Copperopolis, California

Neal Pollard

It boomed when “copper was king” and owed its thriving existence to shell casings made for the Union Army in the far-away Civil War.  Fittingly, her downtown streets were Union, Grant, Lincoln, and Sherman. There were 90 businesses in “Copper City” from 1865-1867. The extraction and production of copper ore found in such strikes as at Gopher Ridge, Quail Hill, and Hog Hill made Copperopolis a boom town for a short time.  A huge fire in the center of town, in 1867, coupled with the enormous drop in demand for copper following the end of the Civil War, left the community a virtual ghost town. So, despite a few modest copper mining rebounds periodically through World War II, Copperopolis, which yielded $12 million in copper from 1861 to 1946, is a shell of its former self. It is a resort and recreation area today, a modest little town who  once entertained the likes of Mark Twain, Nikola Tesla, and “Black Bart” (Charles Boles)(mymotherlode.com,  calaverashistory.org/copperopolis).

History is fascinating, with its “rags to riches,” “riches to rags,” and even “rags to riches to rags” stories.  Family histories play out the same way.  So can the rise and fall of nations.  The history of the church, wherever she has existed, may follow the same trajectory.  The Jerusalem church of Christ, where it all began, once boasted thousands of members.  In time, due to persecution and the introduction of false doctrines, the church there faded from view.  Today, it has only a modest presence. The same could be said of other congregations we read about in the New Testament.  Our congregation is somewhere on its course from the past to the future.  Where will it be in 10 years? 50 years?

Then, I look at my own life.  I have been a Christian for over 30 years.  I have preached for over 25 years. There have been Bible studies with non-Christians and new Christians. There have been efforts to try and influence others with the gospel.  My three sons are all nearly grown and on their own.  My wife and I have labored together to serve Christ.  But, each day, I must look and sincerely investigate what my spiritual trajectory is.  Am I growing nearer to Christ, acting more like Christ? Am I bearing more or less fruit? Are my best days in His kingdom behind me or in front of me? The good news is that, to a great degree, that lies within the scope of my free will and deliberate choices. With God’s help and to His glory, I can make today, tomorrow, and beyond the brightest days of service to Him.

Look at your life.  What legacy are you building? You will help determine that by what you do today.  Paul says, “Therefore be careful how you walk, not as unwise men but as wise, making the most of your time, because the days are evil” (Eph. 5:15-16).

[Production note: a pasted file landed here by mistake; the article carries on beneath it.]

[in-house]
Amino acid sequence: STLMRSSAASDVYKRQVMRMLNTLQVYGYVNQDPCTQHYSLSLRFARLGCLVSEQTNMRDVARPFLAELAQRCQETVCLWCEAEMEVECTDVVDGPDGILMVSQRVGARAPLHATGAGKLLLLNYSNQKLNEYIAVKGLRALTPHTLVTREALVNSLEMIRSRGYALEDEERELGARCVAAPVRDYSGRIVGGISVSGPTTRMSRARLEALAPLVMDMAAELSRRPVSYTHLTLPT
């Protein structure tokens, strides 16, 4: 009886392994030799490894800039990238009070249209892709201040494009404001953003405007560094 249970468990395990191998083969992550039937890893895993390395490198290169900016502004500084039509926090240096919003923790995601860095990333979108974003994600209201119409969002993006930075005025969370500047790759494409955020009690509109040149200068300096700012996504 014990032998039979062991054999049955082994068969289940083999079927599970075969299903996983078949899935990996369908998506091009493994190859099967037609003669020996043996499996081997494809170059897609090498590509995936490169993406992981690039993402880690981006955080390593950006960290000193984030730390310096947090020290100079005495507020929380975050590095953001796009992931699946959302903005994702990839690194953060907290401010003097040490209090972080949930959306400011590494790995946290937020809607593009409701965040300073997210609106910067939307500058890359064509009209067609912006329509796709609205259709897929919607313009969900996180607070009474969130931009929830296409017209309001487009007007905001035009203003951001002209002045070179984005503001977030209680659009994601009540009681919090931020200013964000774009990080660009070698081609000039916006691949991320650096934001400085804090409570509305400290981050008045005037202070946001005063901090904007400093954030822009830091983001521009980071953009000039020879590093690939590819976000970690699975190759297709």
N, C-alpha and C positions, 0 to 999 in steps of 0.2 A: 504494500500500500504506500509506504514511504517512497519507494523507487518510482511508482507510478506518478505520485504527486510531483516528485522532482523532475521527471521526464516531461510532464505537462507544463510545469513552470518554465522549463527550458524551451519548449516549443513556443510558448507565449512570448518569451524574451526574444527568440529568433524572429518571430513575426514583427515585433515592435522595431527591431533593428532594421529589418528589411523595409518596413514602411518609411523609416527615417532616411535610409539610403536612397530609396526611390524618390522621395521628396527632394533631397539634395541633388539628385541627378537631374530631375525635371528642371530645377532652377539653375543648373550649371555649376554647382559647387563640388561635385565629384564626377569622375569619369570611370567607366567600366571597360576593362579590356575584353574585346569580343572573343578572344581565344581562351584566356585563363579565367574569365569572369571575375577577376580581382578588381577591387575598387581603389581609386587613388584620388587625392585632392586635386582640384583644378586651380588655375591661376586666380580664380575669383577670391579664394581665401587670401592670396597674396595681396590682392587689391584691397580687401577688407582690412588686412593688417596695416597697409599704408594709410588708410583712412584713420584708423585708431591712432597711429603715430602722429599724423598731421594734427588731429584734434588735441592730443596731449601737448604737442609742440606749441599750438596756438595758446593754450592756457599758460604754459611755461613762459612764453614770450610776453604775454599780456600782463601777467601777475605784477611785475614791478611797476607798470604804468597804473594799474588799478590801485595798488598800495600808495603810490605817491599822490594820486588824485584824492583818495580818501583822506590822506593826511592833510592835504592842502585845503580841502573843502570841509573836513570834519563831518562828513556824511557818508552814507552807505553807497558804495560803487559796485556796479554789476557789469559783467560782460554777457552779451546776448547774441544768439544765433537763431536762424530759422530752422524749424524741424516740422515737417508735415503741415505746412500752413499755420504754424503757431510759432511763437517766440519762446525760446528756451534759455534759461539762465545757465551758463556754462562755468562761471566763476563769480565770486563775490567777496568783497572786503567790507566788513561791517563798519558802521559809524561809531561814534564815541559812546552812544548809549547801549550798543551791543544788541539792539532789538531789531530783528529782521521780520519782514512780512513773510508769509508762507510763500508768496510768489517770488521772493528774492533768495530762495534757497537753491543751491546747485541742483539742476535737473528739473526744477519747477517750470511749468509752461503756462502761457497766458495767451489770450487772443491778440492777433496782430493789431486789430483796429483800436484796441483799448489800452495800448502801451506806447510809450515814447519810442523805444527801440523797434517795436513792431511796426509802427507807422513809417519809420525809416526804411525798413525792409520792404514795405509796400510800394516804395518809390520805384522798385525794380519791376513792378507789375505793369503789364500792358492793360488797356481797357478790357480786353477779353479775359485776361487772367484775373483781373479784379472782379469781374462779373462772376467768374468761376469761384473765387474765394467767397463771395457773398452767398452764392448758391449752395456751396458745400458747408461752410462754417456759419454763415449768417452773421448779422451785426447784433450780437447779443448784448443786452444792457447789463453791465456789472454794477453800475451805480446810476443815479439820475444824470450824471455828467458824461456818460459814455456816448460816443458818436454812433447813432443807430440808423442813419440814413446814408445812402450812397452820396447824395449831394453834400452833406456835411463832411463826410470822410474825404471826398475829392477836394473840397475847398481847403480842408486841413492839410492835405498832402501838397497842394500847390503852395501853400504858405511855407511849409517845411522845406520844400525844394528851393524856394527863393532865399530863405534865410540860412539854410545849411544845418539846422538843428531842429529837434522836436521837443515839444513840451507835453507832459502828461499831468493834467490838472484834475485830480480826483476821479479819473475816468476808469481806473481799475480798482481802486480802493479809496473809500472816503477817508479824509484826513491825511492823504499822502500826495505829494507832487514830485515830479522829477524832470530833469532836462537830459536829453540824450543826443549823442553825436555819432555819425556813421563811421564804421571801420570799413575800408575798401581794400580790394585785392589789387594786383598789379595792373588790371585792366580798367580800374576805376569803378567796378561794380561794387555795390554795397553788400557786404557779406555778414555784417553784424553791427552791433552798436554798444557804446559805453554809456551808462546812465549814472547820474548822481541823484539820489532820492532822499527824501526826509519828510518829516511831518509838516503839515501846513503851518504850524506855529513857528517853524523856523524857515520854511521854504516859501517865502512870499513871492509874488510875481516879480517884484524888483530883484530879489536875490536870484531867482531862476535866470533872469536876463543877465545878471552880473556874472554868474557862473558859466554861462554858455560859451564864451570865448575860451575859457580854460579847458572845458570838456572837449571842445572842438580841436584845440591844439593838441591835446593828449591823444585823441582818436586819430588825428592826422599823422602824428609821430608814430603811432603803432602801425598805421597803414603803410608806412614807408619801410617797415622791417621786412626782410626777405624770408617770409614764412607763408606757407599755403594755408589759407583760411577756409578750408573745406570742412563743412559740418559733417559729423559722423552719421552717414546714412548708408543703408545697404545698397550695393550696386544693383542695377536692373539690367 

Photograph taken of ruins in Copperopolis, California.

1962

Neal Pollard

The Beatles first album was released. The first Kmart and the first Wal-Mart opened their doors for business. West Side Story wins for best motion picture at the Academy Awards. Mandatory public prayer in schools are ruled unconstitutional by the Supreme Court.  Wilt Chamberlin scores 100 points in a single basketball game. Marilyn Monroe dies from an overdose.  Spider-Man appears in comic books for the first time. Johnny Carson takes over as permanent host of the Tonight Show, where he would remain for 30 years. The Cuban Missile Crisis occurs (facts via Wikipedia, Infoplease, Timelines, et al).

Depending on your perspective, the facts above either make the date seem ancient or almost like yesterday.  The records of what was happening in the church in 1962 are harder to obtain, especially as that was nearly a decade before I was even born.  I know that my dad enrolled in Freed-Hardeman College that year as a Bible Major.  The anti-cooperation movement was growing stronger and more prominent within our brotherhood.  Most congregations, especially in the deep south, were racially segregated.  Widely-known preachers included Gus Nichols, B.C. Goodpasture, Marshal Keeble, Joe Malone, Batsell Barrett Baxter, George Bailey, George Benson, and Roy H. Lanier.

In the growing western city of Denver, at the behest and with the help of some area churches, the Bear Valley church of Christ began meeting.  Though a building would not be erected until March, 1964, and the school of preaching would not begin operation until September, 1965, the body of Christ began meeting together.  Most of the charter members have passed away, but who among them would have believed that one congregation would be involved in a work touching so many lives around the globe as we look back, look around, and look ahead here in 2012.  Graduates who have gone to be missionaries in Australia, New Zealand, China, Russia, Ukraine, Japan, Italy, Poland, Scotland, Brazil, Peru, Canada, Germany, Philippines, Guatemala, Bolivia, Ghana, Tanzania, Slovakia, Vanuatu, and no doubt other countries.  They have also gone to preach in all 50 United States.  We have started extension schools in a total of more than 20 locations, with 15 currently in operation and others soon to begin.  Then, there are the sheer number of our former members who are spread out all over this country serving the Lord and helping the kingdom grow.  There are the countless fruitful labors that have gone on here that have resulted in hundreds of baptisms since 1962.

Did the Bakers, Hughes, Denewilers, Wrights, Milams, Whartons, Tharps, Laniers, and others know where this would lead?  Probably not, and that is not to their shame.  But the God of 1962 is still the God of 2012.  What will He do with this church, and His church universal, in the next 50 years?  It will be just as unpredictable, and it can just as grand if we keep looking for greater ways to serve Him!